If I was a kid coming up today I’d look at my parents and think “Blech, I never want to be an adult. It looks so stressful.” Whereas when I was coming up, we kids weren’t the center of our parents’ universe and the adults looked like they were free to be themselves. They hung out with their friends, they focused on the work and hobbies that mattered to them, and it looked like a lot of fun.
Of course there were extremes in those times that we want to avoid. Some of us GenXers were downright neglected because parents were too self-absorbed.
5. Was the term “adulting” a thing when you were coming of age?
No. Millennials invented it.
6. In your opinion, how do you become a better adult over time?
Start with gratitude. Appreciate that you are one of over 7 billion humans on the planet and that everyone matters. Be humble and curious so you can learn from your mistakes instead of being a perfectionistic a**hole. Get comfortable trying things and appreciate that every screwup is a chance to learn. Find work that you’re not just good at but that you also love. Be in neighborhoods, workplaces, schools, communities, and relationships where you can experience a deep and abiding sense of belonging.
Form some tight bonds with other humans and invest the time to make sure those relationships are strong. Pay attention to the unique needs of your mind and body. Spend wisely according to your own needs and dreams and put away money for your future self. Develop a mindfulness practice so that you can be aware of your triggers and be in charge of your actions and reactions. Be kind as often as you possibly can; kindness opens more doors to you than virtually anything else.
7. What are three pieces of advice you would give to teenagers and young adults about adulting?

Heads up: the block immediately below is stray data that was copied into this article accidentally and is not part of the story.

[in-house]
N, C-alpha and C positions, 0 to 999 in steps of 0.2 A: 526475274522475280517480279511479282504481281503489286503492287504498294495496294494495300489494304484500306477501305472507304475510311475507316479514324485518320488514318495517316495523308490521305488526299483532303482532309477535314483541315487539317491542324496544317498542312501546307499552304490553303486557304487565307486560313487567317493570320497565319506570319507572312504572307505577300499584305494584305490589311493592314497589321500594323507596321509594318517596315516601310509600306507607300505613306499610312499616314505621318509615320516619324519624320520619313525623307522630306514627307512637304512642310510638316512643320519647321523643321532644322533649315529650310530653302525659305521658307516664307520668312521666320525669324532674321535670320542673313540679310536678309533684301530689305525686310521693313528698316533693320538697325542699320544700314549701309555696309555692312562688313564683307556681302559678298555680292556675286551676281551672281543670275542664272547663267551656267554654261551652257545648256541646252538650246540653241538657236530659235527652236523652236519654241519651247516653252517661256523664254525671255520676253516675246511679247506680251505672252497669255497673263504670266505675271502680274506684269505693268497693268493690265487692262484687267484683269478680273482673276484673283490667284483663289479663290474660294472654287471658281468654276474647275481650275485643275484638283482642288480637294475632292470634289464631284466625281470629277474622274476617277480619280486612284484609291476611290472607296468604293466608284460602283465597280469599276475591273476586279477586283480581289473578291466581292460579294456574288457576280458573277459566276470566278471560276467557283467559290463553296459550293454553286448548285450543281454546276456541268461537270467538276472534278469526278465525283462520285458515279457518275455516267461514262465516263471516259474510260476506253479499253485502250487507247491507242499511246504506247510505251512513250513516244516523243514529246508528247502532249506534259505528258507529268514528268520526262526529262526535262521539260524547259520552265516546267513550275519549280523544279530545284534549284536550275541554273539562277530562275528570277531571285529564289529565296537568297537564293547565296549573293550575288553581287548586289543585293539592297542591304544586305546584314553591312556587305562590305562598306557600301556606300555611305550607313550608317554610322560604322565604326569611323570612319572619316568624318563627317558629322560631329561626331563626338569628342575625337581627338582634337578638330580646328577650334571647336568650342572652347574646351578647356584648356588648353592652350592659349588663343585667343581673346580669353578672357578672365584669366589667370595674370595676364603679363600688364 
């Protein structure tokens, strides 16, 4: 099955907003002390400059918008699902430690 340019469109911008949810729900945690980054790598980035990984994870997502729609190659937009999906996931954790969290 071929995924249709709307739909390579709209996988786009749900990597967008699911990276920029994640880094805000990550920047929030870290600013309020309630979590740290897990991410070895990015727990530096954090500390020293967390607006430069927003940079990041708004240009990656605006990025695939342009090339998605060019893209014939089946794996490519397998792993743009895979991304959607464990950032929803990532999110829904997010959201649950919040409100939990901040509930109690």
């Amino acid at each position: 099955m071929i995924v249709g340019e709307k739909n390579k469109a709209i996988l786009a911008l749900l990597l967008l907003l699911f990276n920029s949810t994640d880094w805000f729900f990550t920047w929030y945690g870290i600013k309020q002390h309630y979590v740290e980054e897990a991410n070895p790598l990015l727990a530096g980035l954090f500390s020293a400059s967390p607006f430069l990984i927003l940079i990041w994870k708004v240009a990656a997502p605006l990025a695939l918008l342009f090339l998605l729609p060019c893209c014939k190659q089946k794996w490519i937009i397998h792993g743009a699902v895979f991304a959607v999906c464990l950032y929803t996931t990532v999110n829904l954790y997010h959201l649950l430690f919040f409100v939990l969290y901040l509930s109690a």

1. There is no “right path” you’re supposed to be on. As the Spanish poet Antonio Machado said, “The path is made by walking.” You do you.
2. Life is chaotic and uncertain and most of it is out of your control. All you can be in charge of is your own actions and reactions. Get better at knowing what troubles you, and what may be impeding your self-acceptance and work that stuff out with some therapy. When you belong fully to yourself you belong everywhere because you take that self with you wherever you go.
3. Humans are everything. You need them and they need you. Get better at talking to them, showing up for them, and letting them know that they matter to you.
8. What can more adults do to make sure they do not lose their inner child?
Play. Laugh. Do fun things. If life feels like a grind and you don’t have time for such seeming frivolities ask yourself why you’re preferencing constant work over a bit of fun. Laughter will keep you alive.
9. Overall, what was your writing process like for this book?
I got the book deal in 2016 then failed to write it for three years because I felt I lacked the necessary authority to write it. (I’m no authority on adulting; if I am, isn’t everyone?) I finally realized that the authority comes from feeling compassion for young people, having lived enough of life to be able to explain the basics to others by being vulnerable about my own journey, and from knowing enough other humans whose stories could illustrate the various points. I began writing it in 2019. Then a pandemic hit. Writing a book during an extremely challenging era became a further illustration that much of adulting boils down to “keep going.”